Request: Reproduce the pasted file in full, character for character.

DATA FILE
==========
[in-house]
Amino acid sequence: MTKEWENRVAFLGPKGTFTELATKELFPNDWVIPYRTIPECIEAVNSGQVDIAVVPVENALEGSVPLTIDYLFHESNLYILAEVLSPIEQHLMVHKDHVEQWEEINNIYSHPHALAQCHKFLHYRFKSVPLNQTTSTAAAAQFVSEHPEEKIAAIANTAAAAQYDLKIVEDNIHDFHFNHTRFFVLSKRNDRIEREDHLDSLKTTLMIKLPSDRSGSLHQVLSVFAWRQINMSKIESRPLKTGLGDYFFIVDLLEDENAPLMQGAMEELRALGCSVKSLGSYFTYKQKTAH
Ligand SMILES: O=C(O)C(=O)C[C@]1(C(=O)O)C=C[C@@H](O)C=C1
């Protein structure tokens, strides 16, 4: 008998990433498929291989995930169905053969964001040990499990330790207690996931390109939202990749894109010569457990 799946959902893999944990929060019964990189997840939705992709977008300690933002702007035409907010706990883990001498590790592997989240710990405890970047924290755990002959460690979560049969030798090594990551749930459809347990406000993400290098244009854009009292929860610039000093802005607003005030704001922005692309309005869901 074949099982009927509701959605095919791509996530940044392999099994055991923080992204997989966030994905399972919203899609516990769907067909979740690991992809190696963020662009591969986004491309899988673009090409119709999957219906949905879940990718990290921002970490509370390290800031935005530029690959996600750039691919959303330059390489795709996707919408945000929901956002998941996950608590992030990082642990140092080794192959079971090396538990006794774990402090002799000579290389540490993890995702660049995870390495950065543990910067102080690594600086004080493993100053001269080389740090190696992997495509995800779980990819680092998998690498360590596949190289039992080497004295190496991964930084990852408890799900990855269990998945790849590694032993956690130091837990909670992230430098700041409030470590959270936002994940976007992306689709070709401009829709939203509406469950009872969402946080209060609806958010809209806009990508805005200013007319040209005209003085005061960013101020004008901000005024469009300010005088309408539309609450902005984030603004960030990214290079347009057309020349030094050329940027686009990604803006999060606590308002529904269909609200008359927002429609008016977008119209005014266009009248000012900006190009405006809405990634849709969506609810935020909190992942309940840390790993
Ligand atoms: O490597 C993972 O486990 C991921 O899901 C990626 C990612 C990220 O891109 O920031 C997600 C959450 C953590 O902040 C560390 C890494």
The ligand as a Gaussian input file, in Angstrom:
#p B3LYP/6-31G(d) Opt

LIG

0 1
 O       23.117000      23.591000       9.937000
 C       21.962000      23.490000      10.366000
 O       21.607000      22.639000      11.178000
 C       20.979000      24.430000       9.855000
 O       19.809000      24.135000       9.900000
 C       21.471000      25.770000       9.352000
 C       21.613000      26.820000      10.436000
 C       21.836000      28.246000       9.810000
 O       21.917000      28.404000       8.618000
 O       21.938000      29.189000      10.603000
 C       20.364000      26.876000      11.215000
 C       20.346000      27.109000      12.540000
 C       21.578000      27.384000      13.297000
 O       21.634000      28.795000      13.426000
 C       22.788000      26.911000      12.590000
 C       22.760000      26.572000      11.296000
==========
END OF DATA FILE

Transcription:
[in-house]
Amino acid sequence: MTKEWENRVAFLGPKGTFTELATKELFPNDWVIPYRTIPECIEAVNSGQVDIAVVPVENALEGSVPLTIDYLFHESNLYILAEVLSPIEQHLMVHKDHVEQWEEINNIYSHPHALAQCHKFLHYRFKSVPLNQTTSTAAAAQFVSEHPEEKIAAIANTAAAAQYDLKIVEDNIHDFHFNHTRFFVLSKRNDRIEREDHLDSLKTTLMIKLPSDRSGSLHQVLSVFAWRQINMSKIESRPLKTGLGDYFFIVDLLEDENAPLMQGAMEELRALGCSVKSLGSYFTYKQKTAH
Ligand SMILES: O=C(O)C(=O)C[C@]1(C(=O)O)C=C[C@@H](O)C=C1
């Protein structure tokens, strides 16, 4: 008998990433498929291989995930169905053969964001040990499990330790207690996931390109939202990749894109010569457990 799946959902893999944990929060019964990189997840939705992709977008300690933002702007035409907010706990883990001498590790592997989240710990405890970047924290755990002959460690979560049969030798090594990551749930459809347990406000993400290098244009854009009292929860610039000093802005607003005030704001922005692309309005869901 074949099982009927509701959605095919791509996530940044392999099994055991923080992204997989966030994905399972919203899609516990769907067909979740690991992809190696963020662009591969986004491309899988673009090409119709999957219906949905879940990718990290921002970490509370390290800031935005530029690959996600750039691919959303330059390489795709996707919408945000929901956002998941996950608590992030990082642990140092080794192959079971090396538990006794774990402090002799000579290389540490993890995702660049995870390495950065543990910067102080690594600086004080493993100053001269080389740090190696992997495509995800779980990819680092998998690498360590596949190289039992080497004295190496991964930084990852408890799900990855269990998945790849590694032993956690130091837990909670992230430098700041409030470590959270936002994940976007992306689709070709401009829709939203509406469950009872969402946080209060609806958010809209806009990508805005200013007319040209005209003085005061960013101020004008901000005024469009300010005088309408539309609450902005984030603004960030990214290079347009057309020349030094050329940027686009990604803006999060606590308002529904269909609200008359927002429609008016977008119209005014266009009248000012900006190009405006809405990634849709969506609810935020909190992942309940840390790993
Ligand atoms: O490597 C993972 O486990 C991921 O899901 C990626 C990612 C990220 O891109 O920031 C997600 C959450 C953590 O902040 C560390 C890494």
The ligand as a Gaussian input file, in Angstrom:
#p B3LYP/6-31G(d) Opt

LIG

0 1
 O       23.117000      23.591000       9.937000
 C       21.962000      23.490000      10.366000
 O       21.607000      22.639000      11.178000
 C       20.979000      24.430000       9.855000
 O       19.809000      24.135000       9.900000
 C       21.471000      25.770000       9.352000
 C       21.613000      26.820000      10.436000
 C       21.836000      28.246000       9.810000
 O       21.917000      28.404000       8.618000
 O       21.938000      29.189000      10.603000
 C       20.364000      26.876000      11.215000
 C       20.346000      27.109000      12.540000
 C       21.578000      27.384000      13.297000
 O       21.634000      28.795000      13.426000
 C       22.788000      26.911000      12.590000
 C       22.760000      26.572000      11.296000